* An object of this class represents an annotated field.
     * @tparam I type of class the field belongs to
     * @tparam A type of annotation arguments (TupleX or None)
     * @param name name of the field
     * @param get function that returns field value of an instance given as argument to the function
     * @param args list of arguments to the annotation found on the field
    case class Field[I <: AnyRef, A <: Product](name : String, get : I => Any, args : A)
Here is the type alias to save some typing:
     * List of fields belonging to the given type.
     * @tparam I Owner of fields
     * @tparam A type of annotation arguments (TupleX or None)
    type Fields[I <: AnyRef, A <: Product] = List[Field[I, A]]
That is how our macro is supposed to be seen by developers (i.e. it is supposed to be seen as an ordinary function):
     * Macro which inspects class 'I' and returns a list of fields annotated with annotation 'Ann'.
     * @tparam Ann search for field with this annotation
     * @tparam Args type of arguments in the annotation (TupleX or None)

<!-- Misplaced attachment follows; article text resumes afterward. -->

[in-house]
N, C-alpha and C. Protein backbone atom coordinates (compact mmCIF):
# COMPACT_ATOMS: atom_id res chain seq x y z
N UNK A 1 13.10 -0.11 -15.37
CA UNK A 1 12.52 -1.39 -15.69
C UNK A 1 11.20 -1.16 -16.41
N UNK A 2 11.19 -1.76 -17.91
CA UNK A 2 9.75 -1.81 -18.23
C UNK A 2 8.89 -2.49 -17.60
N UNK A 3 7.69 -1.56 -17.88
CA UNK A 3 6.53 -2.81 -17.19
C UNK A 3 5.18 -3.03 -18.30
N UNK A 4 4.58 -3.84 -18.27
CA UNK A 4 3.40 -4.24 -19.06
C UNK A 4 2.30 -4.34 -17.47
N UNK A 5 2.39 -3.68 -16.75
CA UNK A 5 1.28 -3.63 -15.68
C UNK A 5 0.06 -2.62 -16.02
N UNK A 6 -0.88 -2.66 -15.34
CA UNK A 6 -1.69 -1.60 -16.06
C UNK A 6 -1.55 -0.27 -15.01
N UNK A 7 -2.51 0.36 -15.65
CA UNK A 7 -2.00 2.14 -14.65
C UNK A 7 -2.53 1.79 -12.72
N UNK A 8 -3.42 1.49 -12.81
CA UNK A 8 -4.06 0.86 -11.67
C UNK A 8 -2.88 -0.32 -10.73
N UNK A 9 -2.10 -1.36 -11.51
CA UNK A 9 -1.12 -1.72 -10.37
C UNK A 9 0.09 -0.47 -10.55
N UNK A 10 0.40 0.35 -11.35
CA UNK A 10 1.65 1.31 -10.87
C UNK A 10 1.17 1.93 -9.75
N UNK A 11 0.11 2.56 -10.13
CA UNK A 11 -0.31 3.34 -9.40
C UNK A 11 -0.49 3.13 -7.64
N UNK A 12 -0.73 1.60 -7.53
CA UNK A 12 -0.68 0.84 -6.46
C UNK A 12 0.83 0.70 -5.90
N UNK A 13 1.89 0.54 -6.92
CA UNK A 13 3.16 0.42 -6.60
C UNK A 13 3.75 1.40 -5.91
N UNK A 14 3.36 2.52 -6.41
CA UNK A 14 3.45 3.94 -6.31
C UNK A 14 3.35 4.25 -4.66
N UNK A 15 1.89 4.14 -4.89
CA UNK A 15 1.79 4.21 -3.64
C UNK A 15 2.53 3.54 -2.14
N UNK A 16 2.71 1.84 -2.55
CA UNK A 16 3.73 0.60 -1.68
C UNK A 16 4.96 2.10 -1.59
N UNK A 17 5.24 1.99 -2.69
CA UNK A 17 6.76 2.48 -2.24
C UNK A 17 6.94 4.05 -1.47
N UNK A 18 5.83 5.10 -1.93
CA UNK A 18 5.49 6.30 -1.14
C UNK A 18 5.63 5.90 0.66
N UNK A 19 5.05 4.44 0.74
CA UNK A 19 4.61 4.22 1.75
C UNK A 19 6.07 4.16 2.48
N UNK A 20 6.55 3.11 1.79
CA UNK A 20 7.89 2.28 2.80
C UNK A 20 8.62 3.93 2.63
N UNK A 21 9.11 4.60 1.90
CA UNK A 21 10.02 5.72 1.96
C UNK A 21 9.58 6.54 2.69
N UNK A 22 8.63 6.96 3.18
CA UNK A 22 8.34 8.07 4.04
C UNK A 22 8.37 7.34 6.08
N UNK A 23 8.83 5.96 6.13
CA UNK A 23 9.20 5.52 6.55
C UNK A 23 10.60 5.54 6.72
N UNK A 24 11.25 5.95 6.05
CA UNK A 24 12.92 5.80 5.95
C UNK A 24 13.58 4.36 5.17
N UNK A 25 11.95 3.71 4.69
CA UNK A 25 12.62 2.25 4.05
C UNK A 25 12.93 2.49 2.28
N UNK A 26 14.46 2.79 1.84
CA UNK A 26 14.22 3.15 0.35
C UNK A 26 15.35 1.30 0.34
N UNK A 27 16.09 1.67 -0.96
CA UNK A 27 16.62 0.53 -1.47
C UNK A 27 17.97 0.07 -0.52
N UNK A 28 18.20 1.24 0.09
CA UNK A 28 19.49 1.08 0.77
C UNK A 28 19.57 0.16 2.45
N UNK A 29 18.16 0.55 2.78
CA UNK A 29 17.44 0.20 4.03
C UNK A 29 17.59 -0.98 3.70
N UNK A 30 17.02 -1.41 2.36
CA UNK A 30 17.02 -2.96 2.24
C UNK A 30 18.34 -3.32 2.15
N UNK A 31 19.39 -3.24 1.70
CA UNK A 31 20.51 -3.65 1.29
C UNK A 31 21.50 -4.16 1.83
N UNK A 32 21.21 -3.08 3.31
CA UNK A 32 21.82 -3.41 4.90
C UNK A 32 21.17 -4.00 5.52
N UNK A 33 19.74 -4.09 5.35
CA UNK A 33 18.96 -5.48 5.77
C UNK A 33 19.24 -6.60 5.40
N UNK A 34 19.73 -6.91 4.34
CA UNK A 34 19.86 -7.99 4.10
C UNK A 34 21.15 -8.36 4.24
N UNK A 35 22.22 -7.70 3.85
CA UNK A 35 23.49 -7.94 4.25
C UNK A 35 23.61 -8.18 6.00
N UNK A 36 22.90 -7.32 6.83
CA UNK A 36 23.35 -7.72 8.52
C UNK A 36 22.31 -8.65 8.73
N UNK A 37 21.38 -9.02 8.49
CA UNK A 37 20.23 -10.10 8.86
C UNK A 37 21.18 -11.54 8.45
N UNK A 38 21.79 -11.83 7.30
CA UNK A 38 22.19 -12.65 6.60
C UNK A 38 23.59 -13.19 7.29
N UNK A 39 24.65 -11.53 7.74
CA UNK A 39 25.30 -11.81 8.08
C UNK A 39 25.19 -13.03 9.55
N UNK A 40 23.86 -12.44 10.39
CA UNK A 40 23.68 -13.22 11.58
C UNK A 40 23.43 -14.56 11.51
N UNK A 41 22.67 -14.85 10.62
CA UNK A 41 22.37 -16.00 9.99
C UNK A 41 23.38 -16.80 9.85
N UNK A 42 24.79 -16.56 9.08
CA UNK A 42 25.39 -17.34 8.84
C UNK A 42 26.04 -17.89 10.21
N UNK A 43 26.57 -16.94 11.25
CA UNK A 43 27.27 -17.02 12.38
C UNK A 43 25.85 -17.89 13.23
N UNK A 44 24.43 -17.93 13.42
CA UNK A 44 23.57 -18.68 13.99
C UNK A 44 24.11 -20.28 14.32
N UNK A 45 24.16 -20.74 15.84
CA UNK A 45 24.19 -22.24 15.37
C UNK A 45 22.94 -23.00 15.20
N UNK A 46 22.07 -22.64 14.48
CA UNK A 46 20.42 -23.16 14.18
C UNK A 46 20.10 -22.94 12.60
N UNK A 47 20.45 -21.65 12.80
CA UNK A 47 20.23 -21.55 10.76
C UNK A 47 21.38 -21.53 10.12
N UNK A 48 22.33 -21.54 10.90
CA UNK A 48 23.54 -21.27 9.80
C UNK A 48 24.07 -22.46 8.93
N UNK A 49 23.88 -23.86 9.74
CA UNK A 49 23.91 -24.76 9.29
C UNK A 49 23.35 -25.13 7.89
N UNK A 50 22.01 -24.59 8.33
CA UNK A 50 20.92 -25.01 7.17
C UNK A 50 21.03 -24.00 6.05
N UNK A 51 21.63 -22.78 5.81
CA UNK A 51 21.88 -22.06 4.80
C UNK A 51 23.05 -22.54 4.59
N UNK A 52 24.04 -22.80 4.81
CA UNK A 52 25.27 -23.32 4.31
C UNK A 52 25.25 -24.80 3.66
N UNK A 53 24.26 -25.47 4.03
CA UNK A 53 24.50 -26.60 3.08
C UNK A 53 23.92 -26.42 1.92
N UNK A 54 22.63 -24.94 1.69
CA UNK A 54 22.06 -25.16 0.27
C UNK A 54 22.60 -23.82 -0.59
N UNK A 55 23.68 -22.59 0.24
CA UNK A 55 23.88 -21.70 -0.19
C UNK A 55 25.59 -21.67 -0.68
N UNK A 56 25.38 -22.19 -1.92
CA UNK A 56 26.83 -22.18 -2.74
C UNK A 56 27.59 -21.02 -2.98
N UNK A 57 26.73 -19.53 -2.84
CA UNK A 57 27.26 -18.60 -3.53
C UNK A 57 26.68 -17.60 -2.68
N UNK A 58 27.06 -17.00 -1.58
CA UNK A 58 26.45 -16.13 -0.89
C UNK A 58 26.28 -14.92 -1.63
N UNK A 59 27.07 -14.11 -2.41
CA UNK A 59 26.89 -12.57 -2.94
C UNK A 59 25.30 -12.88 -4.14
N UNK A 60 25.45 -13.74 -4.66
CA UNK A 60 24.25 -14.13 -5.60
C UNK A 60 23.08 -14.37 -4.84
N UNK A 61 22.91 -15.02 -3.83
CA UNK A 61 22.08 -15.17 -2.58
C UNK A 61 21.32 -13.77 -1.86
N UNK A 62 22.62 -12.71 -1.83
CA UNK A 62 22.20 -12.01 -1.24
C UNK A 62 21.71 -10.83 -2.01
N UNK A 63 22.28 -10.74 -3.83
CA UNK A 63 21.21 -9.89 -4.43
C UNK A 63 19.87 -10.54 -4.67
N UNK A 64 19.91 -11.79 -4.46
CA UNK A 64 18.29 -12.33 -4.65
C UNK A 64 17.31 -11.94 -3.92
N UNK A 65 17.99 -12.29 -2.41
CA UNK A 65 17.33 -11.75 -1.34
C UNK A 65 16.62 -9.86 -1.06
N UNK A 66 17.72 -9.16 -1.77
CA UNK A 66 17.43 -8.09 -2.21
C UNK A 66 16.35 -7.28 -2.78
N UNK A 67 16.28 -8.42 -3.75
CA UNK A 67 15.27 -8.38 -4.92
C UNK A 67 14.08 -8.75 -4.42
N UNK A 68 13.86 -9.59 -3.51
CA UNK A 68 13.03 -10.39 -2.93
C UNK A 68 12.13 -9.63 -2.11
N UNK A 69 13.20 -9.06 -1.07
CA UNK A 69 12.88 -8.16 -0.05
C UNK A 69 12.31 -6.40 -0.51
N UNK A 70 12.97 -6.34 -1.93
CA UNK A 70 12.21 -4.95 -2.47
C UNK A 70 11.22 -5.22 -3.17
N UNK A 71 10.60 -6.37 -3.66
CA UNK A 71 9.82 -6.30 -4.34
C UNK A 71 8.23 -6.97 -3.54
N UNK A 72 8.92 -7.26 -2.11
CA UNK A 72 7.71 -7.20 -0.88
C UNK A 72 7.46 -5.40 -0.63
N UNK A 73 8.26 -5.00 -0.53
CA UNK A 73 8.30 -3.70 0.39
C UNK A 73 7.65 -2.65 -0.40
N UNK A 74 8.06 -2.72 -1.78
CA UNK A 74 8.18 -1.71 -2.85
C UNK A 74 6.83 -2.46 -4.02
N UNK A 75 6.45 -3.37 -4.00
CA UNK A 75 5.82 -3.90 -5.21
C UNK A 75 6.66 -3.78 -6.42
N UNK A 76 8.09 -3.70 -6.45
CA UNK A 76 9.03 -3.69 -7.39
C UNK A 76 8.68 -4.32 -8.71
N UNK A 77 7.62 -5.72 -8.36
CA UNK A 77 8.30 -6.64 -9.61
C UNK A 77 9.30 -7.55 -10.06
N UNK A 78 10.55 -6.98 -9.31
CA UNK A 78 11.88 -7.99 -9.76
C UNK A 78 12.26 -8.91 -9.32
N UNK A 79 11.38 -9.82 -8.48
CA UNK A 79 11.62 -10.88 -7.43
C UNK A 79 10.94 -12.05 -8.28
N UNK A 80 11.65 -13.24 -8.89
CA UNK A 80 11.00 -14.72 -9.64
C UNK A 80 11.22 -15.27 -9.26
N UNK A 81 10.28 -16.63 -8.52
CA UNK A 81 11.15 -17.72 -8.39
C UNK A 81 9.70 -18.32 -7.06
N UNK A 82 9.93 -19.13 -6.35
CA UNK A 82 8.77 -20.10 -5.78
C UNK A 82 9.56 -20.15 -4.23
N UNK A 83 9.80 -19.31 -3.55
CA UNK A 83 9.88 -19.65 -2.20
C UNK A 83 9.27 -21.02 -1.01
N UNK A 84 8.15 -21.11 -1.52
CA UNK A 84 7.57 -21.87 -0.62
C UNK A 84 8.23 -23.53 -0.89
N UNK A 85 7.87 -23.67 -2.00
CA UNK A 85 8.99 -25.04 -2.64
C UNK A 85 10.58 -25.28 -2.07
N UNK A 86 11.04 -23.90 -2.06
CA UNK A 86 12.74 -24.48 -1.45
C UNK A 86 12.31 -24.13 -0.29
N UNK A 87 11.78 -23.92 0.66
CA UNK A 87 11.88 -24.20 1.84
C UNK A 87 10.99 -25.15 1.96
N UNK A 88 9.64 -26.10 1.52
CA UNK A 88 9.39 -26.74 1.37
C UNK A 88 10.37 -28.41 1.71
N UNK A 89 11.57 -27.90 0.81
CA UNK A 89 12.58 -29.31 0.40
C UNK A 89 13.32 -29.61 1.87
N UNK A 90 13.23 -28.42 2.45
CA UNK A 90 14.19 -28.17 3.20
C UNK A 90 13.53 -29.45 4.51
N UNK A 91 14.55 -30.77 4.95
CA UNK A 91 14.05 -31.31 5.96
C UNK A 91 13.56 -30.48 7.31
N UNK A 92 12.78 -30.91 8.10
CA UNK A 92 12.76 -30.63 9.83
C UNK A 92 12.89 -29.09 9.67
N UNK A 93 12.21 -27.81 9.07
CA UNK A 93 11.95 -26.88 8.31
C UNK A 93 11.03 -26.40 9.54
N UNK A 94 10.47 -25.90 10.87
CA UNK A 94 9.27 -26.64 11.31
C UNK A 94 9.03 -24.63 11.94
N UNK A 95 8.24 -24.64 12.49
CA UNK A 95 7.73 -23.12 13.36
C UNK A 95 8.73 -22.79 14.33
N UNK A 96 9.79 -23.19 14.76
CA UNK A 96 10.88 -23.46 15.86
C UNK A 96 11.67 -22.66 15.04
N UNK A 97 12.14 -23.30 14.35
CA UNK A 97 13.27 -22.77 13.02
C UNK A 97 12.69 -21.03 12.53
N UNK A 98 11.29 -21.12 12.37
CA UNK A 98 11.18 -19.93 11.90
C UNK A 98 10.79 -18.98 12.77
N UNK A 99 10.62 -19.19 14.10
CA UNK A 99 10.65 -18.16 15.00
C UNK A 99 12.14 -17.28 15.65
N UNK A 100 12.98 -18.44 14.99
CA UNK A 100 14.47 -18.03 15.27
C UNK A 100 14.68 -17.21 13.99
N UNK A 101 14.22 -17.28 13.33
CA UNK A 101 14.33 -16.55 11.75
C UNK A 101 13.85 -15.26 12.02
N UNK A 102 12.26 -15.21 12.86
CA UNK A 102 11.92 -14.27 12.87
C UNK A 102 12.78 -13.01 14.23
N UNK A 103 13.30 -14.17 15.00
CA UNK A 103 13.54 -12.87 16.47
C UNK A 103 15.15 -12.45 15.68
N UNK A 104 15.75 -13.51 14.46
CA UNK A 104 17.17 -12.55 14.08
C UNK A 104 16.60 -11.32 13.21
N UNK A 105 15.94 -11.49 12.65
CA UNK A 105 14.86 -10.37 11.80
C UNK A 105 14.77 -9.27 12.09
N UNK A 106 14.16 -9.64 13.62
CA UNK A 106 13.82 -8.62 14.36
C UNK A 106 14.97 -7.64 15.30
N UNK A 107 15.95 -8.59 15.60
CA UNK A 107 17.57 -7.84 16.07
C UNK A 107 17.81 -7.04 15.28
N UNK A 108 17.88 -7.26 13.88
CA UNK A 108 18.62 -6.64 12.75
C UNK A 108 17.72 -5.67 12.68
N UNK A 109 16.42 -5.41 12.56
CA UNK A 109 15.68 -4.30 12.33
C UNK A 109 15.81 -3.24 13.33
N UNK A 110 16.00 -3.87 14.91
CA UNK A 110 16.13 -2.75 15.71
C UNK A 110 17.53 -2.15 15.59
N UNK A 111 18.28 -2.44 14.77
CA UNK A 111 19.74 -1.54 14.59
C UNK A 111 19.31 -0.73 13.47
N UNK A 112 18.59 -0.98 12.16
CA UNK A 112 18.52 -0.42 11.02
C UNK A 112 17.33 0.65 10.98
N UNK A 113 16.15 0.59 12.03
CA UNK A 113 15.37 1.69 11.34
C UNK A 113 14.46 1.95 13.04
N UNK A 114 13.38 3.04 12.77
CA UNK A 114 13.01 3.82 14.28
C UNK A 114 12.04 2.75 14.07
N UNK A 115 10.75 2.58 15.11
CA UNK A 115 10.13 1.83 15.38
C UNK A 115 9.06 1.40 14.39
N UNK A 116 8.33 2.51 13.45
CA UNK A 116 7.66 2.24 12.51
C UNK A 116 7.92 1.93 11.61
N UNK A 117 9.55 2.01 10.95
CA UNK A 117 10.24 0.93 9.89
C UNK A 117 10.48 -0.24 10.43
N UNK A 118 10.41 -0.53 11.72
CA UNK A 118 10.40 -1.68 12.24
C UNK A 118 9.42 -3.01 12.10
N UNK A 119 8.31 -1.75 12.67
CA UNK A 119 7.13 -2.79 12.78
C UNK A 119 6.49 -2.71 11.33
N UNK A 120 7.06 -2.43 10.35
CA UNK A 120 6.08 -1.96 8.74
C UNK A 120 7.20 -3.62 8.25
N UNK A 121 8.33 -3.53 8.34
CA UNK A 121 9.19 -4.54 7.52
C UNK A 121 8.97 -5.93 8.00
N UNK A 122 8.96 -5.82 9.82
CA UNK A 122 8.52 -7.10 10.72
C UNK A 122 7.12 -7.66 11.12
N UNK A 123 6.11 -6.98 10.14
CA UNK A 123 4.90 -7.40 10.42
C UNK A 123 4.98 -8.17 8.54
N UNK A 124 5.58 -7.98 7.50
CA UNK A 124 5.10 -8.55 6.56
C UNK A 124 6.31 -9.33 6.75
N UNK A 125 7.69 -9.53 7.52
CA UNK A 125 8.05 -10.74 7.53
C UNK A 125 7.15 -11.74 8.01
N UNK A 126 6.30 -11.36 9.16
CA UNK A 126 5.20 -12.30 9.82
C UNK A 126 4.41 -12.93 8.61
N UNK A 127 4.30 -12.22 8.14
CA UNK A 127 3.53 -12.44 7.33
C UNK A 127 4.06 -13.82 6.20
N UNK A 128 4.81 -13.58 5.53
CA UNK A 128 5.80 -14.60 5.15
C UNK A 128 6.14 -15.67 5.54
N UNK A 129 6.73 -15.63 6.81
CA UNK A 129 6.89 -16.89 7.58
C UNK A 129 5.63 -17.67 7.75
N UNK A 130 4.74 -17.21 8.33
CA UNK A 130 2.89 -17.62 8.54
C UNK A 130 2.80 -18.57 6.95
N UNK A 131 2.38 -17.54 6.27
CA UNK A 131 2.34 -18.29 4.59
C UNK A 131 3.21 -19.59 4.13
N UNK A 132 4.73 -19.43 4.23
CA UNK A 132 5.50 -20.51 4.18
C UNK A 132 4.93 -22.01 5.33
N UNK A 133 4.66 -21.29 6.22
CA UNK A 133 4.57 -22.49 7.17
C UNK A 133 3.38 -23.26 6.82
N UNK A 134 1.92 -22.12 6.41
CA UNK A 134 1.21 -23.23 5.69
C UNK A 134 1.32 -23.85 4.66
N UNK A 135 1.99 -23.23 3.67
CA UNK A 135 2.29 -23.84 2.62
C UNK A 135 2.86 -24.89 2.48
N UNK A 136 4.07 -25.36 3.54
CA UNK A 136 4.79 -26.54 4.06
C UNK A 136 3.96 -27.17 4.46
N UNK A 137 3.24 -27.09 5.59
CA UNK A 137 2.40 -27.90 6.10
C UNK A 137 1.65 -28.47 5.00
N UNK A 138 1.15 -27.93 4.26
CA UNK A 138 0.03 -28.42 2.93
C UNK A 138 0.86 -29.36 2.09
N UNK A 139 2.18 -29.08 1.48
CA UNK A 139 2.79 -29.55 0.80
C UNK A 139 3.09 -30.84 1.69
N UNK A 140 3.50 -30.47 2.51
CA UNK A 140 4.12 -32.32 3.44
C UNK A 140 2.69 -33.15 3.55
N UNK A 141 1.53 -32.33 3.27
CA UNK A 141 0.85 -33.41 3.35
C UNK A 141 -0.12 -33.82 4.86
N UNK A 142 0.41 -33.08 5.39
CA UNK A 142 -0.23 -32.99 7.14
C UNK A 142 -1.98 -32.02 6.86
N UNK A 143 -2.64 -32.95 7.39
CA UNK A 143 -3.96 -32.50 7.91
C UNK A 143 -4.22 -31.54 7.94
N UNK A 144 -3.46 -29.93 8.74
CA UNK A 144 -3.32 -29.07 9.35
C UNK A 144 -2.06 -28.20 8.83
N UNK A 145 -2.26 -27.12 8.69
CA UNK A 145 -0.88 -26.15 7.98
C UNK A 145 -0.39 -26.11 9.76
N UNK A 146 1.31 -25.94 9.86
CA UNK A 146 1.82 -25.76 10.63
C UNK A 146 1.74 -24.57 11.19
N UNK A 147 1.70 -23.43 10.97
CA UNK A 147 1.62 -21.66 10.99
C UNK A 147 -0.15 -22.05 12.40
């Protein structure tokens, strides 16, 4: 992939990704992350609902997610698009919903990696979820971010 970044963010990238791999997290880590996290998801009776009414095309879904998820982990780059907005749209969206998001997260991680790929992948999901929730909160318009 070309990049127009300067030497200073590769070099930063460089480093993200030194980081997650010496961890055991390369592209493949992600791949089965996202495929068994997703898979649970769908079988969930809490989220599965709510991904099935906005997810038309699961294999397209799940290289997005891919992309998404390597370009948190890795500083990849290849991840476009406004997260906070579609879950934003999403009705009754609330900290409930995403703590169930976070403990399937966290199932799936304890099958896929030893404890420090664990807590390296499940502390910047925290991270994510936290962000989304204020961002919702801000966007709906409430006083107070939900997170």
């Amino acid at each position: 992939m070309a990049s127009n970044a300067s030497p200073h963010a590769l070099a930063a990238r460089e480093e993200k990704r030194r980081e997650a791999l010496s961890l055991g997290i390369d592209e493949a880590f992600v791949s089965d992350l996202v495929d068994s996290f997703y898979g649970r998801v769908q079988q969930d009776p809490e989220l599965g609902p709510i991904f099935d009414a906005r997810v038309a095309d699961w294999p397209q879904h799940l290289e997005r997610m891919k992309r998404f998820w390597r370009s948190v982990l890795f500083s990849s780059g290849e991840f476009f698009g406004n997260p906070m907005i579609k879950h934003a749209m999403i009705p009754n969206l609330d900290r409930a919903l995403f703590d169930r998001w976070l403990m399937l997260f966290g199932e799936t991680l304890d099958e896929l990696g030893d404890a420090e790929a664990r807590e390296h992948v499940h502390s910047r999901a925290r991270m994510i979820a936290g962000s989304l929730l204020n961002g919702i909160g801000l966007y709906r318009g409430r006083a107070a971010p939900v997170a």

* @tparam I type of class to scan for annotated fields
    def fields[Ann <: Annotation, Args <: Product, I <: AnyRef] = macro fieldsImpl[Ann, Args, I]
Finally, here is the implementation of the macro itself. The implementation is called by the scala compiler whenever it sees 'fields' macro:
     * Implementation of the fields macro.
    def fieldsImpl[AnnTT <: Annotation : c.AbsTypeTag,
                   Args <: Product : c.AbsTypeTag,
                   ITT <: AnyRef : c.AbsTypeTag](c : Context) : c.Expr[Fields[ITT, Args]] = {
("Args <: Product : c.AbsTypeTag" means "type Args is a subtype of type Product and there is an implicit value of type c.AbsTypeTag[Args]")
Note that here and further below we use types (like AbsTypeTag) which are from the context 'c'. That is a compilation context of the application which the scala compiler will construct for the source code where the macro invocation is faced (not exactly but..).

Now lets import types and values (like Select, Ident, newTermName) from the universe of the application the macro is currently used in: